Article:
Foot and Ankle Associates |    
Meet our Team
Foot Conditions
Click on the foot conditions for detailed information
on diagnosis, medications
and treatment.
•  Arthritis
•  Bunions
•  Tendonitis
•  Ganglions
•  Hammer Toes
•  Peripheral Neuropathy
•  PVD
•  Flat Feet
•  Corns
•  Neuromas
•  Childs Feet
•  Ankle Sprains
•  Plantar Faciitis
•  Warts
•  Fungal Problems
•  Nail Problems
We Treat
•  Heel Pain
•  Bunions
•  Hammer Toes
•  Fractures
•  Orthotics
•  Plantar Fasciitis
•  Athlete's Foot
•  Warts
•  Children's Foot Disorders
•  Nail Problems
•  Neuromas
•  Sports Medicine
•  General Foot Health
•  Women's Feet
•  Walking
•  Forefoot & Rearfoot
External Fixation

You may have noticed more people with hardware attached to their feet and ankles lately. This hardware is an external fixation device, and it's there to aid in healing and bone growth.

External fixation can be used for fractures, fusions (removing the joint surface and healing two bones together), diabetic foot reconstruction, and even to immobilize the foot and ankle to allow wounds to heal. It is called "external fixation" because the device is outside of the body, as opposed to screws or plates that you cannot see that may be surgically implanted. Each method has advantages and indications for certain situations.

External fixation is a method of immobilizing bones to allow a fracture to heal. External fixation is accomplished by placing pins or screws into the bone on both sides of the fracture. The pins are then secured together outside the skin with clamps and rods. The clamps and rods are known as the "external frame."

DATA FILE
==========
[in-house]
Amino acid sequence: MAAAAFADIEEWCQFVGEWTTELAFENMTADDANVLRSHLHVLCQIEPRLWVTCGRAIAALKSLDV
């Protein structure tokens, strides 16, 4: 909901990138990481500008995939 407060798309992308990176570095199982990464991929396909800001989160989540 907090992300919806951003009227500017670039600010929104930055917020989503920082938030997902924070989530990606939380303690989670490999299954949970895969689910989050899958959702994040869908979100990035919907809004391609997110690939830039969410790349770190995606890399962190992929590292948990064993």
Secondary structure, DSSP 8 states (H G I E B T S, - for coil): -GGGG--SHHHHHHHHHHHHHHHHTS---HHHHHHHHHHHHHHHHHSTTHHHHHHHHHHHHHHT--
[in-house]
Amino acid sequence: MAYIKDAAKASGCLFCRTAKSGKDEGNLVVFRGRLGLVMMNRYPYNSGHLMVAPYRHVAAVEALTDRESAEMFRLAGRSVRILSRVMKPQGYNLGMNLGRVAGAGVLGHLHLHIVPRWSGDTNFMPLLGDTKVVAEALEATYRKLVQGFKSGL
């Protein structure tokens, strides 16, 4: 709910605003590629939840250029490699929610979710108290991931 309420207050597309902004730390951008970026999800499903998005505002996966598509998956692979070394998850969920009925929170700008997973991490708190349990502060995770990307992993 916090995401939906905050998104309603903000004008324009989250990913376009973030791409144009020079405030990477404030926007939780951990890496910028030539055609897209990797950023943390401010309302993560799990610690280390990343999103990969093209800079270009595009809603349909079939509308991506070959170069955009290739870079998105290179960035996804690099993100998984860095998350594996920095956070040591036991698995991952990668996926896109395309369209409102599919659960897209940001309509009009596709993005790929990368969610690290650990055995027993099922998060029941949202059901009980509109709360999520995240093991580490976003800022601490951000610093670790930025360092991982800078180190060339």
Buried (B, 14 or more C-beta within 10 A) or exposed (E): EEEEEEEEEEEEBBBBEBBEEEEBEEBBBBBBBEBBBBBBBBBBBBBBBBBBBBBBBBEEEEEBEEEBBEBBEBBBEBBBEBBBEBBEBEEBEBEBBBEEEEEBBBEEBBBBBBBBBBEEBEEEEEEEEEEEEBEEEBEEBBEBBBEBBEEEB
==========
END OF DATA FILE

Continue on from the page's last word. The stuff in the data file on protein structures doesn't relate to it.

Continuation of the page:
The advantage of this external frame is that it can be manipulated in three dimensions to place the foot and ankle in the proper position, which is especially important in complicated foot and ankle reconstruction. Other advantages of external fixation are that it is quickly and easily applied and gives access to wounds that may be present with trauma. The risk of infection at the site of the fracture is minimal, but there is a risk of infection where the pins are inserted through theskin into the bone.

These complicated-looking, bulky devices are another important technology available to the podiatric surgeon to treat a variety of foot and ankle conditions.

Doctors of podiatric medicine are podiatric physicians and surgeons, also known as podiatrists, qualified by their education, training, and experience to diagnose and treat conditions affecting the foot, ankle, and related structures of the leg.
"Show-biz Toes" - What Are They Really Worth?

If you read the tabloids or watch entertainment television, you may have learned recently that some movie stars are opting for cosmetic foot surgery. These stars of screen and stage are choosing to undergo surgery to correct unsightly problems that are not affecting their gait or comfort; they are having surgery just to look better. While some surgical procedures that are done to correct painful problems often have cosmetic implications, opting for foot surgery without pain first may not be a good choice to make.

According to the American Podiatric Medical Association (APMA), "surgical procedures of the foot and ankle are generally performed for relief of pain, restoration of function, and reconstruction of deformities. They may have the additional benefit of improved appearance. Surgical procedures performed for aesthetic purposes carry the same risks as those performed for medical reasons. Patients considering surgery of the foot or ankle, whether for medical or aesthetic reasons, are advised to consult a member of the APMA."

Choosing to undergo any surgical procedure requires careful consideration. Podiatrists performing surgery for medical or aesthetic reasons should have appropriate training, experience, and credentials to perform surgery properly, manage postoperative care, and treat possible complications.
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Foot and Ankle Associates • 15100 Los Gatos Blvd, #4 • Los Gatos • California 95032